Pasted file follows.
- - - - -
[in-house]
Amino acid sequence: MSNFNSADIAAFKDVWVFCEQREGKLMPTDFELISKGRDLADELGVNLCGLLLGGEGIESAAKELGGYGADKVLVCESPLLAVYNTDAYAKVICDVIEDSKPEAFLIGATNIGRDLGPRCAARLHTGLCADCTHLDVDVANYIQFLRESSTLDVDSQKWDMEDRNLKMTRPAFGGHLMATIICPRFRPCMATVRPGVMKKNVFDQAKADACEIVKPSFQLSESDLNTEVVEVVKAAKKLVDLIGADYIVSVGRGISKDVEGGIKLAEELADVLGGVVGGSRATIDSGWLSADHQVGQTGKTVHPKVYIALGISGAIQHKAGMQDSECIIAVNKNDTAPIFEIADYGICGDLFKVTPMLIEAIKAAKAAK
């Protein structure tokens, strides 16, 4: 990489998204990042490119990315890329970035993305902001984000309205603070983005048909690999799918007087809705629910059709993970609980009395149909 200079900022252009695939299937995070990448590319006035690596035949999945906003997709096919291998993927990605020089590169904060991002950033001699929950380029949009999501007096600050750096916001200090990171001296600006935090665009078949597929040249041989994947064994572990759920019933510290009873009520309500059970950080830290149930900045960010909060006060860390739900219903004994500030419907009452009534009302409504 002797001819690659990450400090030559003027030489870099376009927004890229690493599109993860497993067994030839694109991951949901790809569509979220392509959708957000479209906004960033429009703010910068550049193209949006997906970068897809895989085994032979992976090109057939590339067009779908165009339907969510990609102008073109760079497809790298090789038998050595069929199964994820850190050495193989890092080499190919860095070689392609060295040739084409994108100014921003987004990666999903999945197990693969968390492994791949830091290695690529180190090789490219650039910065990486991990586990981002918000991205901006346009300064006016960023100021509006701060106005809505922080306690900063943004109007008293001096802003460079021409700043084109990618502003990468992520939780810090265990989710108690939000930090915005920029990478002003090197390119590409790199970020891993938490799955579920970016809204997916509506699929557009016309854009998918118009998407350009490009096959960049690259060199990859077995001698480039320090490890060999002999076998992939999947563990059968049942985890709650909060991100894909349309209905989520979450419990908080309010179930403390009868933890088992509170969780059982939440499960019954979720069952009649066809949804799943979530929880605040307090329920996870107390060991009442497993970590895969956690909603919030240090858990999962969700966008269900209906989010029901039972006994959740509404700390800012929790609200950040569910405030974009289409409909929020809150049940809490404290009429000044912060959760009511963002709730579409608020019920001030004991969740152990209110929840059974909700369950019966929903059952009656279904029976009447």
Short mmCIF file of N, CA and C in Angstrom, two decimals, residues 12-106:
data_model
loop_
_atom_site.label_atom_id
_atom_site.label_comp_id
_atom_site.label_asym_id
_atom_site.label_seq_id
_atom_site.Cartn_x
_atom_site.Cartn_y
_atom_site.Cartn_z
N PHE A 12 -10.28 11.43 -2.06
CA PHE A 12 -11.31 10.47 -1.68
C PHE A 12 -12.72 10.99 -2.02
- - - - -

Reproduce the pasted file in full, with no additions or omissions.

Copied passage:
[in-house]
Amino acid sequence: MSNFNSADIAAFKDVWVFCEQREGKLMPTDFELISKGRDLADELGVNLCGLLLGGEGIESAAKELGGYGADKVLVCESPLLAVYNTDAYAKVICDVIEDSKPEAFLIGATNIGRDLGPRCAARLHTGLCADCTHLDVDVANYIQFLRESSTLDVDSQKWDMEDRNLKMTRPAFGGHLMATIICPRFRPCMATVRPGVMKKNVFDQAKADACEIVKPSFQLSESDLNTEVVEVVKAAKKLVDLIGADYIVSVGRGISKDVEGGIKLAEELADVLGGVVGGSRATIDSGWLSADHQVGQTGKTVHPKVYIALGISGAIQHKAGMQDSECIIAVNKNDTAPIFEIADYGICGDLFKVTPMLIEAIKAAKAAK
């Protein structure tokens, strides 16, 4: 990489998204990042490119990315890329970035993305902001984000309205603070983005048909690999799918007087809705629910059709993970609980009395149909 200079900022252009695939299937995070990448590319006035690596035949999945906003997709096919291998993927990605020089590169904060991002950033001699929950380029949009999501007096600050750096916001200090990171001296600006935090665009078949597929040249041989994947064994572990759920019933510290009873009520309500059970950080830290149930900045960010909060006060860390739900219903004994500030419907009452009534009302409504 002797001819690659990450400090030559003027030489870099376009927004890229690493599109993860497993067994030839694109991951949901790809569509979220392509959708957000479209906004960033429009703010910068550049193209949006997906970068897809895989085994032979992976090109057939590339067009779908165009339907969510990609102008073109760079497809790298090789038998050595069929199964994820850190050495193989890092080499190919860095070689392609060295040739084409994108100014921003987004990666999903999945197990693969968390492994791949830091290695690529180190090789490219650039910065990486991990586990981002918000991205901006346009300064006016960023100021509006701060106005809505922080306690900063943004109007008293001096802003460079021409700043084109990618502003990468992520939780810090265990989710108690939000930090915005920029990478002003090197390119590409790199970020891993938490799955579920970016809204997916509506699929557009016309854009998918118009998407350009490009096959960049690259060199990859077995001698480039320090490890060999002999076998992939999947563990059968049942985890709650909060991100894909349309209905989520979450419990908080309010179930403390009868933890088992509170969780059982939440499960019954979720069952009649066809949804799943979530929880605040307090329920996870107390060991009442497993970590895969956690909603919030240090858990999962969700966008269900209906989010029901039972006994959740509404700390800012929790609200950040569910405030974009289409409909929020809150049940809490404290009429000044912060959760009511963002709730579409608020019920001030004991969740152990209110929840059974909700369950019966929903059952009656279904029976009447």
Short mmCIF file of N, CA and C in Angstrom, two decimals, residues 12-106:
data_model
loop_
_atom_site.label_atom_id
_atom_site.label_comp_id
_atom_site.label_asym_id
_atom_site.label_seq_id
_atom_site.Cartn_x
_atom_site.Cartn_y
_atom_site.Cartn_z
N PHE A 12 -10.28 11.43 -2.06
CA PHE A 12 -11.31 10.47 -1.68
C PHE A 12 -12.72 10.99 -2.02